BMW V12 LM
The BMW V12 LM was a racing car built for sports car racing in 1998. The car was built using a combination of WilliamsF1 engineering and construction and a BMW powerplant. The car was a predecessor to the BMW V12 LMR which debuted in 1999.
In 1995 McLaren Cars entered into sports car racing using their McLaren F1 GTR in grand touring series like the BPR Global GT Series as well as the 24 Hours of Le Mans. The McLaren F1s were powered by a S70 V12, leading to McLaren and BMW signing an agreement to both develop their racing teams with the assistance of BMW Motorsport. This combination was successful in winning the 1995 24 Hours of Le Mans. However, by 1997 the F1 GTRs were no longer competitive against newer breeds of specially homologated supercars from Mercedes-Benz and Porsche. Due to their declining performance, McLaren pulled out of GT racing at the end of 1997.
Unwilling to give up so quickly, BMW Motorsport decided to move from grand tourers to Le Mans prototypes, open cockpit racing cars built specifically for racing and requiring no road legality regulations. During the 1997 decline of McLaren, BMW Motorsport announced a deal with WilliamsF1, at the time Formula One constructors champions, which would see Williams constructing the car's chassis and develop its aerodynamics for the 24 Hours of Le Mans. At the same time, BMW Motorsport turned to Schnitzer Motorsport, a long time BMW racing team, to be the factory team running the car, now dubbed the V12 LM.
The V12 LMs would use the same S70 V12 as the McLaren F1s, although it would be run in its 5990cc configuration. The chassis incorporated an early use of a raised foot box as well as a front diffuser for better aerodynamics and safety.
Debuting at the 1998 24 Hours of Le Mans test day in May, the two V12 LM chassis set times which were not favorable, their best lap placing them 11th behind factory entries from Porsche, Toyota, Nissan, and Mercedes-Benz, all of which were running grand tourer-style cars instead of the theoretically faster Le Mans prototypes. By time qualifying for the race came around in June, the BMWs had improved to 6th fastest in qualifying, placing behind two Porsches, two Mercedes, and a Toyota.
Unfortunately, during the race both cars suffered quickly. Vibrations were detected in the drivetrains while at speed. In order to not risk catastrophic failure of the car at speed, the team quickly retired both cars from the event after they had only covered 43 laps for car #2 and 60 laps for car #1.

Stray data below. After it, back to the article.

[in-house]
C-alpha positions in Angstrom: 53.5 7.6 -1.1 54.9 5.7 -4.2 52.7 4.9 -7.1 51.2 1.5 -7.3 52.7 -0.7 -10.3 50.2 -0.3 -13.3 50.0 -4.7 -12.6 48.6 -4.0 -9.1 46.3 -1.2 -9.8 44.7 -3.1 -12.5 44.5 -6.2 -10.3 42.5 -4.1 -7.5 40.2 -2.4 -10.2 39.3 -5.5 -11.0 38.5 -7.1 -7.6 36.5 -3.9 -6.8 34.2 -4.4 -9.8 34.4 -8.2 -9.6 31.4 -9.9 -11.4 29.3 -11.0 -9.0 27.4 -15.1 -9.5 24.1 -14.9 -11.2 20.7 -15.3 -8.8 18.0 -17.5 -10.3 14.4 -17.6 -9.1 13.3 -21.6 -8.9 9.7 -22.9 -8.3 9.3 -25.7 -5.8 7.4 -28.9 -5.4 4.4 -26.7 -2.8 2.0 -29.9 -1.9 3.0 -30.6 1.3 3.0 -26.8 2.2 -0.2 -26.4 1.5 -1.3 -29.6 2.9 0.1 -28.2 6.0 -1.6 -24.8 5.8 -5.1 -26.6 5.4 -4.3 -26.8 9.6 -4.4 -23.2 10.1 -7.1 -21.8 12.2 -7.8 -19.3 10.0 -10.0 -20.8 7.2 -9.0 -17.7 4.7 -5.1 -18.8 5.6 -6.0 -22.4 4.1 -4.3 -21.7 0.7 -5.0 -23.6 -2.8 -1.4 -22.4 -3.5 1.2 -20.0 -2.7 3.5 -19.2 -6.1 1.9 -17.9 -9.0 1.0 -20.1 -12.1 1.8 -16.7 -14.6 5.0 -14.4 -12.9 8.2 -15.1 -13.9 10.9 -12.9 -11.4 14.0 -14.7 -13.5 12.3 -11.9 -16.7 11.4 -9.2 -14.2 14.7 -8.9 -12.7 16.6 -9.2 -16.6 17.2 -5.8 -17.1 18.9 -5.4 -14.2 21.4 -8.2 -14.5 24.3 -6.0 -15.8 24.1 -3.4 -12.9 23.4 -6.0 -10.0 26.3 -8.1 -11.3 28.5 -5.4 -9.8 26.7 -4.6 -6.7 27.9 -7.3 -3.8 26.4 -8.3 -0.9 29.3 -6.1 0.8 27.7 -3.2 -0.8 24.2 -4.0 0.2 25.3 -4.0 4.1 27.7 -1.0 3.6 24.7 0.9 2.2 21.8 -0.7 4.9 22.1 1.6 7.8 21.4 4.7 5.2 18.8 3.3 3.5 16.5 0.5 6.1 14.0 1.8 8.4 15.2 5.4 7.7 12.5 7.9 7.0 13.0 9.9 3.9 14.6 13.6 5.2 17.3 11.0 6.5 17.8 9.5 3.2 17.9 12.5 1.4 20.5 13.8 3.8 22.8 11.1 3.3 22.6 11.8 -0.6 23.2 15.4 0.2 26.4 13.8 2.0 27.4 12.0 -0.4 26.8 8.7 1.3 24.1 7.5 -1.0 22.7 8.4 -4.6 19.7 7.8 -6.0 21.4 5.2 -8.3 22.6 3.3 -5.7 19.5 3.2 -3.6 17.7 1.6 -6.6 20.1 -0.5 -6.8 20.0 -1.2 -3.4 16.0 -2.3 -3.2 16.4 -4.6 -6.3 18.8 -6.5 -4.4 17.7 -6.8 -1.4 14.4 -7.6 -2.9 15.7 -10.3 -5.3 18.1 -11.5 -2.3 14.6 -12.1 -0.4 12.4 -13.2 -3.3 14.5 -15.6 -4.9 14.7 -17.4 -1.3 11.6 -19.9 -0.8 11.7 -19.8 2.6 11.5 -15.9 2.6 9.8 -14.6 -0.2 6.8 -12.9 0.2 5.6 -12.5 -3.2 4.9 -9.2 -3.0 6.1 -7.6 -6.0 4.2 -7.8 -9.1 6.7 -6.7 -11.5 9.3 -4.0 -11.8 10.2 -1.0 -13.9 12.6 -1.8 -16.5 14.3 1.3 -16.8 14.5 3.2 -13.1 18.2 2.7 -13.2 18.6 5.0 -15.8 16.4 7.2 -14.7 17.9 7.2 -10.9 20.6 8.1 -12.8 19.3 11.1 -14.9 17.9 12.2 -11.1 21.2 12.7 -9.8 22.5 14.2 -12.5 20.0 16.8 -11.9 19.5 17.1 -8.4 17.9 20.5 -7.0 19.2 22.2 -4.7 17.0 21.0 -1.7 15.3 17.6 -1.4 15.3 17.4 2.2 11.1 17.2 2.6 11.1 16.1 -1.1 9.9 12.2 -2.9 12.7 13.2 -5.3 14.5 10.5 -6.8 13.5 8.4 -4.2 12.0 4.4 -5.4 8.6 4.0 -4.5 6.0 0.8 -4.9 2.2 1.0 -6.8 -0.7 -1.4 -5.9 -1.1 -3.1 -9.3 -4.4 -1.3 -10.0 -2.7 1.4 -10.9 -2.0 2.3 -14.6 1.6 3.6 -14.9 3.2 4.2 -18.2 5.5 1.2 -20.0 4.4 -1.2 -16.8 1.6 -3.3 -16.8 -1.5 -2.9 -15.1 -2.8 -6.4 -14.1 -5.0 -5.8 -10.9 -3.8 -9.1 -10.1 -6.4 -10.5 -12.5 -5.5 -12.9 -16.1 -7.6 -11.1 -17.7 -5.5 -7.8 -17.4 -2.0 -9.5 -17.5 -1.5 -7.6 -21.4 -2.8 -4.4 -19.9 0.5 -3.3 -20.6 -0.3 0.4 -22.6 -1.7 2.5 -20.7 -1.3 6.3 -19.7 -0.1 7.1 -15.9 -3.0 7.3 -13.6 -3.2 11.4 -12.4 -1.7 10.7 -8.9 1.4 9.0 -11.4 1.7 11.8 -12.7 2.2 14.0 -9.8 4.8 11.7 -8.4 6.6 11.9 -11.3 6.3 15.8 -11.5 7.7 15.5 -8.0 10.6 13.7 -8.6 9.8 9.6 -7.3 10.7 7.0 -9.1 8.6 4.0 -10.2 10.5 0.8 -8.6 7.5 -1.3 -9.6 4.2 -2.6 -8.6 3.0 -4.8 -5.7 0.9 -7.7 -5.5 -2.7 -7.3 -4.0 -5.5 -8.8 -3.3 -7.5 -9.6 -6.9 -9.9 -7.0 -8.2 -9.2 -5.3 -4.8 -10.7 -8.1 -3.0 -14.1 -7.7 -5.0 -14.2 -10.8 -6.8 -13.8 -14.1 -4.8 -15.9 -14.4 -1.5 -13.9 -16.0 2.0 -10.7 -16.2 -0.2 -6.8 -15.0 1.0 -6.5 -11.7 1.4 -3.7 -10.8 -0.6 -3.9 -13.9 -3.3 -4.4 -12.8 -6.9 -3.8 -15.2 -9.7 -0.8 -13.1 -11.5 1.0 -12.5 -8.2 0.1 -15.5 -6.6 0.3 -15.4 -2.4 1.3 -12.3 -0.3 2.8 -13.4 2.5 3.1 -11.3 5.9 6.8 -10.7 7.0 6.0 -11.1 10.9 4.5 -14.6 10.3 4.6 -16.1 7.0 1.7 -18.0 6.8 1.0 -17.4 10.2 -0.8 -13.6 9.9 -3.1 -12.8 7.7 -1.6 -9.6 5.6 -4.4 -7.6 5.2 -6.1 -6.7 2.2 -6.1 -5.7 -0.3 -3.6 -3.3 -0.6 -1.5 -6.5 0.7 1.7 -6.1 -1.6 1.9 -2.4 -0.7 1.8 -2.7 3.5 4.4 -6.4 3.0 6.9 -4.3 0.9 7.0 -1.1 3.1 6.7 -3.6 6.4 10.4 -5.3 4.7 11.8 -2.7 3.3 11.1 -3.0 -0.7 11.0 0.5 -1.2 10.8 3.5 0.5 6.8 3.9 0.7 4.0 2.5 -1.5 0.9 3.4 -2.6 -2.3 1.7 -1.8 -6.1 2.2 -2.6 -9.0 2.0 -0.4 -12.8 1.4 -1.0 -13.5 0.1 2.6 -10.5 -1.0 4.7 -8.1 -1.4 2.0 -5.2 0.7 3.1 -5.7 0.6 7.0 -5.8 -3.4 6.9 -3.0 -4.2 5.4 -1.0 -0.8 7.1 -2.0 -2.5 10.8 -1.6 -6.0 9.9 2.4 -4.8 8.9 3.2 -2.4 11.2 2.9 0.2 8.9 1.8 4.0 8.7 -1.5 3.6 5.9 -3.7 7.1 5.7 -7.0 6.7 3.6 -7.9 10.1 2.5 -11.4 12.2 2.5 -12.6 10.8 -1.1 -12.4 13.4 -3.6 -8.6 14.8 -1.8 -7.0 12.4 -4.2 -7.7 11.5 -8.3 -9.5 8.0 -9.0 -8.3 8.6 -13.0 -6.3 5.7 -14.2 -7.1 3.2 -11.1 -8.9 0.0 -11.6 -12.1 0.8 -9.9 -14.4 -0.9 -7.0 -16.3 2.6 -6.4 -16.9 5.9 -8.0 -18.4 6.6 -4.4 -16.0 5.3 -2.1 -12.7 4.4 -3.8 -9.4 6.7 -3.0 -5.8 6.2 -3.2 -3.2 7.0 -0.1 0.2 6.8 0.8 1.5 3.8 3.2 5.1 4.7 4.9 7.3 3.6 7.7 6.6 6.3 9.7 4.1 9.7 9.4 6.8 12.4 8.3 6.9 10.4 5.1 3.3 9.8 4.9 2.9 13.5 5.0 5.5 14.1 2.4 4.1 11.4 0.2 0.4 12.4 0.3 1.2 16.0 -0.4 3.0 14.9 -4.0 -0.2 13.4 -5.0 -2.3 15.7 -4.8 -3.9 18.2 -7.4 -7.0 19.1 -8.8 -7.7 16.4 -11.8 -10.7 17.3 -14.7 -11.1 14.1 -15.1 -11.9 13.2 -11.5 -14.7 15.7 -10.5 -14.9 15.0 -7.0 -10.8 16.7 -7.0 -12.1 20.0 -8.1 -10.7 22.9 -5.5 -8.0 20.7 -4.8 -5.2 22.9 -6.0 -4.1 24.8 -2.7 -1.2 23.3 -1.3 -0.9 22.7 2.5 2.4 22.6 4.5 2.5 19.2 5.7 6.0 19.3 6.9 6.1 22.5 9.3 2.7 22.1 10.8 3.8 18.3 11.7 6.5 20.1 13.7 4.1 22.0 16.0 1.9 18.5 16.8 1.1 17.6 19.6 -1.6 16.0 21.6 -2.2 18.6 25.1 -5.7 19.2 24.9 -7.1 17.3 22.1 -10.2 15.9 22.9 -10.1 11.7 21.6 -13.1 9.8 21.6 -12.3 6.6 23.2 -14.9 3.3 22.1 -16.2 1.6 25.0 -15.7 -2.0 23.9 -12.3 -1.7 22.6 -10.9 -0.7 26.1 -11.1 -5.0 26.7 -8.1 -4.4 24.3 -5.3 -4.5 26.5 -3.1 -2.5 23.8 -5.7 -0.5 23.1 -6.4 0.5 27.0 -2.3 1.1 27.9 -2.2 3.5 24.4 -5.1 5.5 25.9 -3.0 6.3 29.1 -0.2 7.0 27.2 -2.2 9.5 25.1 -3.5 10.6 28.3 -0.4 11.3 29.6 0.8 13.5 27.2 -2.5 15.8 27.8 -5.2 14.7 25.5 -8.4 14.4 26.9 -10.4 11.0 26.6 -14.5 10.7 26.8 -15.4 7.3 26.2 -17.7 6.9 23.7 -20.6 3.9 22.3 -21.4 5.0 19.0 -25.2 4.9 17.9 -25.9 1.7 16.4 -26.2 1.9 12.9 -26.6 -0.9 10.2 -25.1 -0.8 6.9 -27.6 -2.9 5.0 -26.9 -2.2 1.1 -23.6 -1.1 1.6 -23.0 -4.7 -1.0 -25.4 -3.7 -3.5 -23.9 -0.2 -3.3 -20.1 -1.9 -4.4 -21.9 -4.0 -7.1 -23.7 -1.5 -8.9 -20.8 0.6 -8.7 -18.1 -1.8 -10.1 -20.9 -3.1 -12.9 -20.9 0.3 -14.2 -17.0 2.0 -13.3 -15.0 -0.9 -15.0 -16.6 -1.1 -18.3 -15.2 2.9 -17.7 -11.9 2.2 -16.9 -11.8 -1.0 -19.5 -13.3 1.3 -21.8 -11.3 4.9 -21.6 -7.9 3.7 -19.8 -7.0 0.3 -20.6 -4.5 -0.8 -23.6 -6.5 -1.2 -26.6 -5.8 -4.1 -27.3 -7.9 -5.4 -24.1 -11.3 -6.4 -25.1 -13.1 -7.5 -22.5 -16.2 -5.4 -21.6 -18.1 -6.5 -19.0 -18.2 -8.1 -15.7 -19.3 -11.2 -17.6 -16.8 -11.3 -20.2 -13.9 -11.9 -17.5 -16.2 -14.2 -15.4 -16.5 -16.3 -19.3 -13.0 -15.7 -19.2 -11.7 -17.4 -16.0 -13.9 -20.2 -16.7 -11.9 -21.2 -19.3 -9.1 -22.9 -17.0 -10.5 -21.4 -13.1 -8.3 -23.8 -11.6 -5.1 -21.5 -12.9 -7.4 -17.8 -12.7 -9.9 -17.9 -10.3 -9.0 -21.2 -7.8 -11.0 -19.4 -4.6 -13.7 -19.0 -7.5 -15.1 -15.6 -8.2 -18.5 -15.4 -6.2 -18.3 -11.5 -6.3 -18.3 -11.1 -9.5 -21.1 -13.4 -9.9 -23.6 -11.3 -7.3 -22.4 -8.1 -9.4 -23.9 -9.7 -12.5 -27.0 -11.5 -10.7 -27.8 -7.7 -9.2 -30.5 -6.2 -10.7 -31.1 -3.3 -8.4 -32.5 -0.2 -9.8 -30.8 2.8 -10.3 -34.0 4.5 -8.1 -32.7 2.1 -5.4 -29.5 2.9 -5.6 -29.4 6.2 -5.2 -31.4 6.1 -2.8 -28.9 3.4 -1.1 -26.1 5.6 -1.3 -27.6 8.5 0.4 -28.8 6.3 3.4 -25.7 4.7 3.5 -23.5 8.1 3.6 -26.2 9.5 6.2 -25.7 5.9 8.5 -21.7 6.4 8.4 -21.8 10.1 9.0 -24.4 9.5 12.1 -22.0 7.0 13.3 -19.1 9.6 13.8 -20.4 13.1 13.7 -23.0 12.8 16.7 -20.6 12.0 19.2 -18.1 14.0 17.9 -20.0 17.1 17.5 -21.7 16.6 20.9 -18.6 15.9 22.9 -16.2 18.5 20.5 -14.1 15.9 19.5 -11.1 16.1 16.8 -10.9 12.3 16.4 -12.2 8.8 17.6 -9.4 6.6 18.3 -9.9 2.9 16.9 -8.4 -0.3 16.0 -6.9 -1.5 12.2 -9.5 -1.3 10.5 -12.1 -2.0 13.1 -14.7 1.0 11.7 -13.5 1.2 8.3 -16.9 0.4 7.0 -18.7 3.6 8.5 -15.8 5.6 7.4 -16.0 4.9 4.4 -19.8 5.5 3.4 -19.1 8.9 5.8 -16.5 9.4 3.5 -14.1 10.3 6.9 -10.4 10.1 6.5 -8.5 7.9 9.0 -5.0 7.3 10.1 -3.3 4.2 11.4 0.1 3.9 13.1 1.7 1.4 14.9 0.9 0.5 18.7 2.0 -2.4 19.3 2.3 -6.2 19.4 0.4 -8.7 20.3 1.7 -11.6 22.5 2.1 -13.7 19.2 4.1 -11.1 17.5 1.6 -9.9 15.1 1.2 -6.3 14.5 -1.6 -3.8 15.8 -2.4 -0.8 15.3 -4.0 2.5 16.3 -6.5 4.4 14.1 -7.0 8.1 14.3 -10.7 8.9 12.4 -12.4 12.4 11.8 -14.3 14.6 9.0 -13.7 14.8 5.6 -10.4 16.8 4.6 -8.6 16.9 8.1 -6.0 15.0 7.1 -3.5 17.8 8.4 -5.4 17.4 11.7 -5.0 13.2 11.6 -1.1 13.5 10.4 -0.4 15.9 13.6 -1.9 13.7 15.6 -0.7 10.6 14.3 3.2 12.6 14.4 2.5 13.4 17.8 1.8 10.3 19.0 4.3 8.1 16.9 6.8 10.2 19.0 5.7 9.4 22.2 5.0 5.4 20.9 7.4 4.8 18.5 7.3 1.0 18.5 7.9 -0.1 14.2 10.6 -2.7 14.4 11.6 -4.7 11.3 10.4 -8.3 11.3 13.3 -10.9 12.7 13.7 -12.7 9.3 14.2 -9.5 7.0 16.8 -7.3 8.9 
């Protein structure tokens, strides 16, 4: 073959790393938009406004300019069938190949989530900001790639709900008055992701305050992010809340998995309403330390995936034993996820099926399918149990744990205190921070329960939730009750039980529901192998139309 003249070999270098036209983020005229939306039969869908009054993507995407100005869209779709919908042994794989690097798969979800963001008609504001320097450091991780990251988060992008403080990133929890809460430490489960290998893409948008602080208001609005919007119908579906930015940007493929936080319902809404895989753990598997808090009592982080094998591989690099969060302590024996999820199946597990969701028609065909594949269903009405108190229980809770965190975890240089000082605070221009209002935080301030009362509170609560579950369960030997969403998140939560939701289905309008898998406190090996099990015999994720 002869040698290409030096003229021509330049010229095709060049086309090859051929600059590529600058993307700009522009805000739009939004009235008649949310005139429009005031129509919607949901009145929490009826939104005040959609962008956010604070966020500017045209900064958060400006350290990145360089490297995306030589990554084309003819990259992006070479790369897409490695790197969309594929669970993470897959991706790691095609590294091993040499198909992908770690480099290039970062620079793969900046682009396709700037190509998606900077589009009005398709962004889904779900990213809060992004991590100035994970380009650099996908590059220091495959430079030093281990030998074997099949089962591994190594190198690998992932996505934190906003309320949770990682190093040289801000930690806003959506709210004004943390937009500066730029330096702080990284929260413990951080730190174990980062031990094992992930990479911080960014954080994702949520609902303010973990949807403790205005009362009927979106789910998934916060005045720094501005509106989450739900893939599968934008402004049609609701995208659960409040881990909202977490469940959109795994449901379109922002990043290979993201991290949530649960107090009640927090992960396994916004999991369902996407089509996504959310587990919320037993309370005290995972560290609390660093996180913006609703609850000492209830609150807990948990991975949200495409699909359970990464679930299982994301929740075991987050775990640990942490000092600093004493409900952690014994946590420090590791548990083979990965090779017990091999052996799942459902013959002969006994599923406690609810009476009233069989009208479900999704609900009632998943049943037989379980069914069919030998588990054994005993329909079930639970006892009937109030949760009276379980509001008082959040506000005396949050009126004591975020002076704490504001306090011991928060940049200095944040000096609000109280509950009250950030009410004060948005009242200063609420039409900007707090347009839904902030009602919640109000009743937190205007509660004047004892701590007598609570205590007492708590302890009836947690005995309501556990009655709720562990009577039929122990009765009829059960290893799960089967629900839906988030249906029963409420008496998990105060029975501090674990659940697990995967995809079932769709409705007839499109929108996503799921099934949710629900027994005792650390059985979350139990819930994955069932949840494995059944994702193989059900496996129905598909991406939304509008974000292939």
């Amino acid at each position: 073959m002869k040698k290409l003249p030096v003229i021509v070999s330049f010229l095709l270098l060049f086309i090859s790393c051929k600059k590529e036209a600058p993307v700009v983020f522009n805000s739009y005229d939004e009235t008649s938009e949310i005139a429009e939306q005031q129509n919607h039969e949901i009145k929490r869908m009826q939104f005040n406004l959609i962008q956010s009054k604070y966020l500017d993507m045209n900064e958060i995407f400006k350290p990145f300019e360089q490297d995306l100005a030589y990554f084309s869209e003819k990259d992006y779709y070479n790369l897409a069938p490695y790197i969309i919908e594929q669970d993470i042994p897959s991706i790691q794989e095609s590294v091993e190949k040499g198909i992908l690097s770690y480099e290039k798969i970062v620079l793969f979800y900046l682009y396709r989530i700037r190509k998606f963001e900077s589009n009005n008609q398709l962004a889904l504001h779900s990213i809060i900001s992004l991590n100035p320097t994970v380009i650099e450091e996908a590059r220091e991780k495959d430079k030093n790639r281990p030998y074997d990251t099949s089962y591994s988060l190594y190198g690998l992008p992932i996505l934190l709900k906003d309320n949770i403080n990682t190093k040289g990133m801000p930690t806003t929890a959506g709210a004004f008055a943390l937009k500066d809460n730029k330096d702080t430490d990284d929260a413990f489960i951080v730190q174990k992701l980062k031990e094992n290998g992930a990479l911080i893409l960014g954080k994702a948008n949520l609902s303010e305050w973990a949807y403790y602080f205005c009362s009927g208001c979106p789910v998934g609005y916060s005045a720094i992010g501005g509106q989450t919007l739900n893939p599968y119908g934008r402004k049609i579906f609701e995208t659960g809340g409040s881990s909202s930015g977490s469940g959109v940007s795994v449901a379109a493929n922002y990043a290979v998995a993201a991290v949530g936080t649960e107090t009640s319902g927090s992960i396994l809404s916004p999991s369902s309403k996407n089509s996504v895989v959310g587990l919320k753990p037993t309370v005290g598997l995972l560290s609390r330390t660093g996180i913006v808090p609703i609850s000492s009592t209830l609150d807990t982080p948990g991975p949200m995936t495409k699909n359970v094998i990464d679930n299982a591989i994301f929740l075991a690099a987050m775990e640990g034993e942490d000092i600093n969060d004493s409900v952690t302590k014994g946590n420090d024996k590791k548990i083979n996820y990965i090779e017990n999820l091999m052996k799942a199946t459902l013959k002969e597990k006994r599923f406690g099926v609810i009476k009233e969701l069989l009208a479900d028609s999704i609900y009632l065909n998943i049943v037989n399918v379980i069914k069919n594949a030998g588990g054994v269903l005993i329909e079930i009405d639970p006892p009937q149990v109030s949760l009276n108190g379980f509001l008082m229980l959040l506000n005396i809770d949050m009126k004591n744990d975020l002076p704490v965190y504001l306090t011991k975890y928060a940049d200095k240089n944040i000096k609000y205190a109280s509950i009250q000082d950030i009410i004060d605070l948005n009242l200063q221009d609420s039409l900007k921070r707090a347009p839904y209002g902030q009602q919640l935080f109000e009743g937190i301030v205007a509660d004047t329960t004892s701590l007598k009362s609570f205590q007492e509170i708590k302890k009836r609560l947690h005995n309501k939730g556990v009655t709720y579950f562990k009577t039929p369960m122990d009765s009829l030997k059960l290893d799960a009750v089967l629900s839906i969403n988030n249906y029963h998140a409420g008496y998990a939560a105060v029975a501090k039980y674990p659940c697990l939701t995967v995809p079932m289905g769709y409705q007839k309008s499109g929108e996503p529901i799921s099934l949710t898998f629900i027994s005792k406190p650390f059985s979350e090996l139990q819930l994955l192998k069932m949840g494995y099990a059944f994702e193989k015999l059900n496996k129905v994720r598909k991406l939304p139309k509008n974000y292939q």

Following the teams dismal results at Le Mans, further testing found that the aerodynamics and cooling of the car were poorly planned, and that the car could only perform best if ambient temperatures were at ideal conditions. The team originally planned to enter the 1998 Petit Le Mans, but later declined. It was therefore decided that the two V12 LMs would be abandoned and that BMW, Williams, and Schnitzer would start anew in 1999 with the V12 LMR. The two V12 LM chassis were therefore sold off to privateers, with chassis 001/98 going to Thomas Bscher while chassis 002/98 was sold to Team Goh of Japan.
With BMW moving onto the all new V12 LMR, only the two privateer teams were left to campaign the rejected V12 LM. Thomas Bscher aligned with David Price Racing forming Price+Bscher Racing to concentrate on the new American Le Mans Series as well as the 24 Hours of Le Mans. In the ALMS, the car would take only two points scoring finishes, leaving it 13th in the points standings. While at Le Mans, the car would wind up taking 5th place overall, only 20 laps behind the V12 LMR which won. The car would make one final appearance at an FIA Sportscar Championship event at the Nürburgring, finishing 4th place overall.
Team Goh on the other hand decided to concentrate solely on Le Mans, with the car failing to finish due to gearbox problems. The car made one final appearance at the Fuji 1000km where it took 3rd place overall, 6 laps behind a winning Nissan.
For 2000, Team Goh announced a partnership with Japanese constructor Dome, in which the V12 LM would be heavily modified in order to correct its aerodynamic instabilities and cooling problems. The entire front end would be redesigned to relocate the cooling intakes, while vents were added to the side bodywork to assist in cooling. Unfortunately, the car was never campaigned and no other team chose to buy the chassis.
For Price+Bscher, David Price Racing reached an agreement to campaign for Panoz Motorsports of the United States, leaving Thomas Bscher to campaign his lone V12 LM. With losing his assistance from David Price Racing, Bscher was able to run the car at Le Mans, where the car failed to finish due to gearbox damage from an accident, and at the Nurburgring SRWC round in September. Following this, Bscher would retire the car, ending the racing career of the V12 LM.